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European Bond Bloodbath – Worst January On Record Exposes Political Panic Across EU

With general elections scheduled in France, Germany and the Netherlands this year amid an increase in support for anti-euro rhetoric, European bonds from Germany to Greece saw yields surge in January. In fact, as Bloomberg notes, euro-region bonds handed investors the worst start to a year on record.

Worst. January. Ever. for European bonds…

 

Amid heightened political risk across the currency bloc and speculation the European Central Bank may bring its asset-purchase program to an abrupt halt in 2018, yields on French and Italian bonds climbed this week to their highest level relative to benchmark German debt since 2014. As Bloomberg reports, rising populism in the region’s biggest economies and speculation that the ECB’s stimulus plan may be nearing its endgame have clouded the horizon for bond investors, who have grown used to the central bank insulating euro-area securities from political tension. That’s seen yield spreads expand to levels unseen since quantitative easing began in 2015, and left analysts forecasting more pain if electoral risks materialize, particularly in light of the extreme market reactions seen in the wake of Donald Trump’s victory in the US.

The market’s move suggests Draghi’s insistence last year that policy makers weren’t considering scaling down stimulus and caution in January that underlying inflation showed “no convincing signs” of picking up is falling on deaf ears.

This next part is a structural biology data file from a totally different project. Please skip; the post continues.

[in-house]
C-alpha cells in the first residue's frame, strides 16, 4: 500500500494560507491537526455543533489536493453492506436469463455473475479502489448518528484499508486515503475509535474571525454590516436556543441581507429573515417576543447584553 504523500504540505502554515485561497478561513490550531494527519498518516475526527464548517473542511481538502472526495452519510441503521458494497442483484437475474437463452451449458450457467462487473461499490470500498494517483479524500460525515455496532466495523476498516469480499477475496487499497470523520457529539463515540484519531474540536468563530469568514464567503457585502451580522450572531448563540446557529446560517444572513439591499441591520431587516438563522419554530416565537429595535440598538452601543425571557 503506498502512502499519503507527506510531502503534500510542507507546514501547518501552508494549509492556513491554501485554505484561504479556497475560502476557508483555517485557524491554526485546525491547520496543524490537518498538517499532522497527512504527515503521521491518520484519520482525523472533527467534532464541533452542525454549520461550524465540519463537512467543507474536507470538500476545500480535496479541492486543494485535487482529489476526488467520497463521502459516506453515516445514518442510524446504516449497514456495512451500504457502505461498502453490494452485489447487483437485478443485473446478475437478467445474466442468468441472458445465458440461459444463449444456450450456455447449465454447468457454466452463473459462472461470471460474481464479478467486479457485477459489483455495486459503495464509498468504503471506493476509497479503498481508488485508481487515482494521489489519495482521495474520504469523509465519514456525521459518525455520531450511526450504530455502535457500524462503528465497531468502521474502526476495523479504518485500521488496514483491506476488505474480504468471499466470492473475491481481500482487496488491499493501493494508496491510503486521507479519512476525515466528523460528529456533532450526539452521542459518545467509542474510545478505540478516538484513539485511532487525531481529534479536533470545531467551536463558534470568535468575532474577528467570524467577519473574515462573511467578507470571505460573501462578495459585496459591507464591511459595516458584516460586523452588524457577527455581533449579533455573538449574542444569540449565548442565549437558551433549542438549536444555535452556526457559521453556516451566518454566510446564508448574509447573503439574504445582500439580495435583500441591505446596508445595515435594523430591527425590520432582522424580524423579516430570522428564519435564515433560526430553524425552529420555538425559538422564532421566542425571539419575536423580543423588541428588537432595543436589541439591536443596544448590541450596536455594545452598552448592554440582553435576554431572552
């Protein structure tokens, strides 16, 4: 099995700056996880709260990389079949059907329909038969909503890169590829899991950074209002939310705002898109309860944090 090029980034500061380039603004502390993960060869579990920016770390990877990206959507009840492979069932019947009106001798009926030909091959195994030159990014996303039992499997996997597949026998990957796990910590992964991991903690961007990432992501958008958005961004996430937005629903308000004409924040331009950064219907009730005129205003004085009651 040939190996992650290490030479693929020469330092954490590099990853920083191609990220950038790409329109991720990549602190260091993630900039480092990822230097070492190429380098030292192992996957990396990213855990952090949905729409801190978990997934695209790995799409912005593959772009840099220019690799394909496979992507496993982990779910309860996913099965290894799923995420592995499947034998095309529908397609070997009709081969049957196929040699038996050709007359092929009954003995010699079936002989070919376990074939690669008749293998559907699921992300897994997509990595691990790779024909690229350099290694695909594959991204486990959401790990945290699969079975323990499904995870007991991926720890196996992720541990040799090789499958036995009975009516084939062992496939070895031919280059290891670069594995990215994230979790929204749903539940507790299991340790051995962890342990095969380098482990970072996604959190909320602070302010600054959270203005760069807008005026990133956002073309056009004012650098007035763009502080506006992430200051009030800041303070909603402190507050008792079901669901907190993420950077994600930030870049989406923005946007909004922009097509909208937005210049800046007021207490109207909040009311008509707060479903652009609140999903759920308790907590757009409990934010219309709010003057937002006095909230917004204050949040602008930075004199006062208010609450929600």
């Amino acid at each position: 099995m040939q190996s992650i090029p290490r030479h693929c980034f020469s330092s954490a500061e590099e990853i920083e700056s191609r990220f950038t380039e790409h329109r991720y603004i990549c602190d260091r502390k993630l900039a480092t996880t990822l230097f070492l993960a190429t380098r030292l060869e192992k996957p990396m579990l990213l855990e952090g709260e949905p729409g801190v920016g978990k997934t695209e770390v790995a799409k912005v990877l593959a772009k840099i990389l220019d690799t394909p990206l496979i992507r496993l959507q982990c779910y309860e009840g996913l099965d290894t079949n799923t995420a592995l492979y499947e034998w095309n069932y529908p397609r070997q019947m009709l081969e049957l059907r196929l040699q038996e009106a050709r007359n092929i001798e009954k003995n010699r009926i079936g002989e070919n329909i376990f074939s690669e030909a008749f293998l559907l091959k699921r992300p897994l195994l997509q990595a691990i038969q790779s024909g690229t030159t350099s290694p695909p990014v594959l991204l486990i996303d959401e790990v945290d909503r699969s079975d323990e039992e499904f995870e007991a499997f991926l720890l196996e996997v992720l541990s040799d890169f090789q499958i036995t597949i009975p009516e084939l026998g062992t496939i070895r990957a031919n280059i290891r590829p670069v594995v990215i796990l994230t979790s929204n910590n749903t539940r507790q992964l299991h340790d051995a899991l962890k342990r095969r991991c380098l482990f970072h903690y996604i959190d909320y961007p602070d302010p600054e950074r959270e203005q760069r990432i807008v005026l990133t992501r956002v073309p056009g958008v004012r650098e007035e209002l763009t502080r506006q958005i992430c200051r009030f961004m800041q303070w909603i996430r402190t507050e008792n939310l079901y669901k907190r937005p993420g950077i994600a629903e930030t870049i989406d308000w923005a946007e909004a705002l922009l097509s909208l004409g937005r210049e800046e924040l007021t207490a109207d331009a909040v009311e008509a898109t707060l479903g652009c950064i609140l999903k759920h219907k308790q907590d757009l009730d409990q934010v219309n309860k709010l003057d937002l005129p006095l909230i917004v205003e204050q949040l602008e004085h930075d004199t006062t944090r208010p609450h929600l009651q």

“The market is obviously seeing through this,” said Mark Nash, the head of global bonds at Old Mutual Global Investors, which oversees about $37 billion. It’s “seeing that quantitative easing has to come to an end soon.”

 

Peripheral bonds may come under further pressure should “markets continue to worry about the integrity of the euro zone,” London-based Nash said. Italy’s “banking system is obviously still impaired. Also, likely elections and political risks” may hurt the nation’s bonds. Nash said he shifted short positions to Italy and Spain from Germany.

 

The market’s “been raising the potential for a hard stop to quantitative easing at the end of this year if we do continue to get these rises in inflation and growth,” Nash said.

Perhaps even more concerning for the sustainability of the EU experiment is the soaring divergence between the two nations at the core of Europe…

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